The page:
561 research outputs found

    Machine learning active-nematic hydrodynamics

    Full text link
    Hydrodynamic theories effectively describe many-body systems out of equilibrium in terms of a few macroscopic parameters. However, such hydrodynamic parameters are difficult to derive from microscopics. Seldom is this challenge more apparent than in active matter where the energy cascade mechanisms responsible for autonomous large-scale dynamics are poorly understood. Here, we use active nematics to demonstrate that neural networks can extract the spatio-temporal variation of hydrodynamic parameters directly from experiments. Our algorithms analyze microtubule-kinesin and actin-myosin experiments as computer vision problems. Unlike existing methods, neural networks can determine how multiple parameters such as activity and elastic constants vary with ATP and motor concentration. In addition, we can forecast the evolution of these chaotic many-body systems solely from image-sequences of their past by combining autoencoder and recurrent networks with residual architecture. Our study paves the way for artificial-intelligence characterization and control of coupled chaotic fields in diverse physical and biological systems even when no knowledge of the underlying dynamics exists.Comment: SI Movie 1: https://www.youtube.com/watch?v=9WzIT7OG9pY SI Movie 2: https://youtu.be/Trc4RyU7-dw SI Movie 3: https://youtu.be/Epm_P_EakH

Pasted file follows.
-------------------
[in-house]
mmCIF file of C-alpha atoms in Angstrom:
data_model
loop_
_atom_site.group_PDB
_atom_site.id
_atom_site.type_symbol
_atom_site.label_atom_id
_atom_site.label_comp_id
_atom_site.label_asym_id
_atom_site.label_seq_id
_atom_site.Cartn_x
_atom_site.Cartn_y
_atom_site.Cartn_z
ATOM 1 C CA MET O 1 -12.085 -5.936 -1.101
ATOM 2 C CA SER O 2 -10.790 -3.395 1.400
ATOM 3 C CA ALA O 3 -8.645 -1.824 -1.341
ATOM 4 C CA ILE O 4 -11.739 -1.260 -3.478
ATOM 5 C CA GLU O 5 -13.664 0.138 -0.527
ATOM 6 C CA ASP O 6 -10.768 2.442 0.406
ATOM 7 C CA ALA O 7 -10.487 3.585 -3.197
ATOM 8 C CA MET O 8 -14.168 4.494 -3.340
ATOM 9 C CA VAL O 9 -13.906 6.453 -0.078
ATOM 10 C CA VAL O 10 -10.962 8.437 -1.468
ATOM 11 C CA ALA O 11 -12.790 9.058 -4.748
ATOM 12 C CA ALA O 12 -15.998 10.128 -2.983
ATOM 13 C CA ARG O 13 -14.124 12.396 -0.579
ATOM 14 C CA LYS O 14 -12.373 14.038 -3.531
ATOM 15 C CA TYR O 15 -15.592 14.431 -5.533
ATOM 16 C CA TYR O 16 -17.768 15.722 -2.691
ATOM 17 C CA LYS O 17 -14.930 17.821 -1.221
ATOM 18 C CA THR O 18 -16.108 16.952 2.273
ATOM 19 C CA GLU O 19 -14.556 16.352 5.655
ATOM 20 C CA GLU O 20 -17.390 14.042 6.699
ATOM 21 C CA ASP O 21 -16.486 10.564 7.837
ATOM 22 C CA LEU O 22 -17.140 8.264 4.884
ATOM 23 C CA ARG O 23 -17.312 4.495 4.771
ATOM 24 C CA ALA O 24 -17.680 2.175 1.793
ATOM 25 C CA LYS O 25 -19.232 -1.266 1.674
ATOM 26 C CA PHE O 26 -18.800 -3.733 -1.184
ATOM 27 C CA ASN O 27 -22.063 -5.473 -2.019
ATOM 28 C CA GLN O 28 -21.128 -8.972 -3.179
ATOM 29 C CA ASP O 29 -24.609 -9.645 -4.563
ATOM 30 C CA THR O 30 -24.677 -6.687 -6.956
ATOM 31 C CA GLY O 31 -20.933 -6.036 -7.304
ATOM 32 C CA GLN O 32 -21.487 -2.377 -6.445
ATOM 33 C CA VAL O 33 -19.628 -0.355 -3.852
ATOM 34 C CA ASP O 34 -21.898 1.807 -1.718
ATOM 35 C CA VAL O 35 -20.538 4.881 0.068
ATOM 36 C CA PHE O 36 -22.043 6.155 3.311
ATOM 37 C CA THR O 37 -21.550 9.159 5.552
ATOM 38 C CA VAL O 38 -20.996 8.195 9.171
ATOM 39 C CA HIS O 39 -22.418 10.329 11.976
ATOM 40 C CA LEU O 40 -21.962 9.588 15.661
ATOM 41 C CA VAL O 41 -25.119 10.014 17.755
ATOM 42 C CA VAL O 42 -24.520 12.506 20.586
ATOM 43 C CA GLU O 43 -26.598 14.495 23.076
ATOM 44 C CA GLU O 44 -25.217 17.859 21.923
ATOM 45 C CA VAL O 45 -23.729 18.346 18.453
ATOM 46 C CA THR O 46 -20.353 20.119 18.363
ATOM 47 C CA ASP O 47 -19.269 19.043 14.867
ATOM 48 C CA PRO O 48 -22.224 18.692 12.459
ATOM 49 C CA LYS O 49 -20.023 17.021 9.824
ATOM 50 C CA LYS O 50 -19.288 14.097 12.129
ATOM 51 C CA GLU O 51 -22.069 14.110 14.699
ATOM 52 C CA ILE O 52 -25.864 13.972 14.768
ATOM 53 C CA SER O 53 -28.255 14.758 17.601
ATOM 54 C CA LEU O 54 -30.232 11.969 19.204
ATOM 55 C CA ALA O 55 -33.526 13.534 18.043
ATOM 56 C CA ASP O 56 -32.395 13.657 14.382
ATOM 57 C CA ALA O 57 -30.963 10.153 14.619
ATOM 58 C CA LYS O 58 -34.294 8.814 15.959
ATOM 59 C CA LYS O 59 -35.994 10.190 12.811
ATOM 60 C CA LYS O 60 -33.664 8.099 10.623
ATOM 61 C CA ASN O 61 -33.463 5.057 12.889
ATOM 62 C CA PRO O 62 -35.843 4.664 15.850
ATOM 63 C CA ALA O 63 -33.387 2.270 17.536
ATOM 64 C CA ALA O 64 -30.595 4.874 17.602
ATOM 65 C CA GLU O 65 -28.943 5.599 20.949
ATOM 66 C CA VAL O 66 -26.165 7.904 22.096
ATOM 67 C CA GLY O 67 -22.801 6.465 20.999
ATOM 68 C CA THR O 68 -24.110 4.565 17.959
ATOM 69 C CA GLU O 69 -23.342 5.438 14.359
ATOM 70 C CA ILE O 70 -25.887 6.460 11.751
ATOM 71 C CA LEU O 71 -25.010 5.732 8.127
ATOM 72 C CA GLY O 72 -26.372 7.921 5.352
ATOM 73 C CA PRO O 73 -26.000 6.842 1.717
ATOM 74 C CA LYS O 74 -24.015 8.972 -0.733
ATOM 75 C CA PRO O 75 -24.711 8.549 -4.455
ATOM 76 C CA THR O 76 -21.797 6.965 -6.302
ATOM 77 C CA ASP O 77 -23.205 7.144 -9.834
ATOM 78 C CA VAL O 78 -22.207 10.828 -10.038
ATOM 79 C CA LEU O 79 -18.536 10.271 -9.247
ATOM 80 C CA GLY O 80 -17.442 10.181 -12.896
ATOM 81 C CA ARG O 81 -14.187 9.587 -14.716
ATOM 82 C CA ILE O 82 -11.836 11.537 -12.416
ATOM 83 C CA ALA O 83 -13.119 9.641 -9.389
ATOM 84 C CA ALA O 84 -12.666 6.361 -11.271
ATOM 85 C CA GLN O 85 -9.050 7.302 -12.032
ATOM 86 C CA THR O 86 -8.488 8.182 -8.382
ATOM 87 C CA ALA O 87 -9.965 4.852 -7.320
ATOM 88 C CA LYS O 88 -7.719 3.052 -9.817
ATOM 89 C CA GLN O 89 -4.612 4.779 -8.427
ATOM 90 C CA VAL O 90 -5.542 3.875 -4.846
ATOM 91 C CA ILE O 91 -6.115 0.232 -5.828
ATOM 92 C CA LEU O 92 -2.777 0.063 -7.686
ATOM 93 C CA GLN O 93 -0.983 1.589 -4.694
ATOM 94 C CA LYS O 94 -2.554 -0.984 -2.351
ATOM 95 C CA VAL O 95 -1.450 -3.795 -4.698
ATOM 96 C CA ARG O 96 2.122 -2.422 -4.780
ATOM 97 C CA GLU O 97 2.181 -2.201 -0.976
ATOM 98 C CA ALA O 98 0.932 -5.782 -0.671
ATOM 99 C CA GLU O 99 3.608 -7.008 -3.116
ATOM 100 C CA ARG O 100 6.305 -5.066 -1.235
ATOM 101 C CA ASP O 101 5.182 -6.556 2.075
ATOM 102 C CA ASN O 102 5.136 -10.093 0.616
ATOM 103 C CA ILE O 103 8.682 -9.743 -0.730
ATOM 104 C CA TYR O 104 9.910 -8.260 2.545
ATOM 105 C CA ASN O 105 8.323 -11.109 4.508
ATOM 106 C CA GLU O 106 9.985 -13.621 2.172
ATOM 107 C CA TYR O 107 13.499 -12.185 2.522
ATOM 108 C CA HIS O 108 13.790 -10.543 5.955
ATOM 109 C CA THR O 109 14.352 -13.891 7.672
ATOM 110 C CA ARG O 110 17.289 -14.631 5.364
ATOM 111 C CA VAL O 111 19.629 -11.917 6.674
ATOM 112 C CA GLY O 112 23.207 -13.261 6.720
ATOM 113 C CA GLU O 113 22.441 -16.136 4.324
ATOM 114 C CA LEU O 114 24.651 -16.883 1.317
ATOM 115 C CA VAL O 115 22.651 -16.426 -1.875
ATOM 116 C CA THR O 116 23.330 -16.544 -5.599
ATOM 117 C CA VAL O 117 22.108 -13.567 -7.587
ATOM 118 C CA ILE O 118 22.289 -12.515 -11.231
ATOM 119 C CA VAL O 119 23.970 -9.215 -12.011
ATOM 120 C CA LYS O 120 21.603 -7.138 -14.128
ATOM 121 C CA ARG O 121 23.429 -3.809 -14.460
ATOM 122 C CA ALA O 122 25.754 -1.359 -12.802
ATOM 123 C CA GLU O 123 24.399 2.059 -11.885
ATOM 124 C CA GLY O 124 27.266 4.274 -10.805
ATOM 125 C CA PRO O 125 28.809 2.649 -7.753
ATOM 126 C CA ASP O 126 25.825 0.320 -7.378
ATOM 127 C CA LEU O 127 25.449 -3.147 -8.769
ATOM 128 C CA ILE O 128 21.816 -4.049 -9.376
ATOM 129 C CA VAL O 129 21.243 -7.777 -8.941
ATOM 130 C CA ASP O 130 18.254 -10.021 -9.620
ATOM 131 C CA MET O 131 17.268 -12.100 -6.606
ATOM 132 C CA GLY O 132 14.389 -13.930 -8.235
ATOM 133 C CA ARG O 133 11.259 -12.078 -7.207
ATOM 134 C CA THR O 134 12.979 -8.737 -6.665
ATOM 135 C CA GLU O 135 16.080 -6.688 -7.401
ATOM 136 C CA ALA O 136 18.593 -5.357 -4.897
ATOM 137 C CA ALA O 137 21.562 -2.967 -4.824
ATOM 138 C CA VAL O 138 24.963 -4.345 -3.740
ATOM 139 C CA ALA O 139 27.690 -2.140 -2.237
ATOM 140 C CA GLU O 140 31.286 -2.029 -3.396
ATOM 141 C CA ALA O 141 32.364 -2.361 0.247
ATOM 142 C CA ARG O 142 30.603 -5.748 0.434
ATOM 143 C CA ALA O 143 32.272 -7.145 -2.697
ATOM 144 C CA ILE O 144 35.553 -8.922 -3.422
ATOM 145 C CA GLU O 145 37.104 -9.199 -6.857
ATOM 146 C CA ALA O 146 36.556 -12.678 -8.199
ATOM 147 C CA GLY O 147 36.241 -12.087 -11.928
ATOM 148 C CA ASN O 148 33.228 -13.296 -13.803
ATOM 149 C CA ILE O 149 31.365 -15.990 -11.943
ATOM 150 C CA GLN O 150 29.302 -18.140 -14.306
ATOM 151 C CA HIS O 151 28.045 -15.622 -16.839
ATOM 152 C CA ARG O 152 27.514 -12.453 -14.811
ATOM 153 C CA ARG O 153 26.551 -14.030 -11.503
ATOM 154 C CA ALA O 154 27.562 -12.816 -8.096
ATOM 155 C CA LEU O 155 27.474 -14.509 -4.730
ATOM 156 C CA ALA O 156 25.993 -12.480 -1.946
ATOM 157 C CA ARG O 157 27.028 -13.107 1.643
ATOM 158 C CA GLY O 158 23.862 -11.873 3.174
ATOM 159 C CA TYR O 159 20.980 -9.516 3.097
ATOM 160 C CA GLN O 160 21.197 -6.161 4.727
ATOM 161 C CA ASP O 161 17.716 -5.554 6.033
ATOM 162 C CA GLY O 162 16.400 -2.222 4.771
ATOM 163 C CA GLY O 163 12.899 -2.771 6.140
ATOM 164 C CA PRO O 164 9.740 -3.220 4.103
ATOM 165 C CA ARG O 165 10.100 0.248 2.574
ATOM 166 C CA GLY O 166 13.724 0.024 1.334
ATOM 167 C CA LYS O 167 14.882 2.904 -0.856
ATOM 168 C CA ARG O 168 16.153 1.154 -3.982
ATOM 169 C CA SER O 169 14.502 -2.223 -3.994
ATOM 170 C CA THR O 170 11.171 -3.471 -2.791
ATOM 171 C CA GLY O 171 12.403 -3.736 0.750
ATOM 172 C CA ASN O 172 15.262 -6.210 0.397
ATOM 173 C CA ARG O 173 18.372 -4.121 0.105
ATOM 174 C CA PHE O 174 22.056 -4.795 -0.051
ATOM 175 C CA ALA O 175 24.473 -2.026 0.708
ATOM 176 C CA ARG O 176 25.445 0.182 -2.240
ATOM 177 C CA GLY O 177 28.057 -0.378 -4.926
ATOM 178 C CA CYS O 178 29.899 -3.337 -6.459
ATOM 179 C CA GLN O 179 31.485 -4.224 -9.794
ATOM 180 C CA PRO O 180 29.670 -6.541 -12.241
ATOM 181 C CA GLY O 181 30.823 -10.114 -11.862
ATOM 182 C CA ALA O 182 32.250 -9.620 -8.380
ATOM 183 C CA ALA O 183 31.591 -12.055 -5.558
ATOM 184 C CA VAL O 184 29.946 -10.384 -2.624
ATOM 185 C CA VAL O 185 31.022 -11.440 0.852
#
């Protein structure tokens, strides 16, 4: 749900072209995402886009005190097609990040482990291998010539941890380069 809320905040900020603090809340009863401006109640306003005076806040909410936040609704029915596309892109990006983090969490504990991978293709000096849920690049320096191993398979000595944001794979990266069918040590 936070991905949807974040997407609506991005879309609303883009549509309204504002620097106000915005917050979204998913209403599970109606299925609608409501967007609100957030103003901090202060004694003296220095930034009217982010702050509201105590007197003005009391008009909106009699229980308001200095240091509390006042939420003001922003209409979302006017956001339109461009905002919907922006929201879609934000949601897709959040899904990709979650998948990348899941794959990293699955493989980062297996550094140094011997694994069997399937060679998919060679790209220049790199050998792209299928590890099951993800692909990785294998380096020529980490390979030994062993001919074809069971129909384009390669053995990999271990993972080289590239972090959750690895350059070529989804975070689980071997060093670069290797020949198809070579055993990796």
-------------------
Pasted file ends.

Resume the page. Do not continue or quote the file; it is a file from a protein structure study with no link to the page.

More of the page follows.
Radiation-associated sarcoma of the skull base after irradiation for pituitary adenoma

    Get PDF
    Secondary, radiation-induced neoplasms represent a significant long-term risk after radiation treatment, and radiation-induced sarcomas (RAS) have an especially poor prognosis. These have rarely been reported after irradiation for pituitary adenomas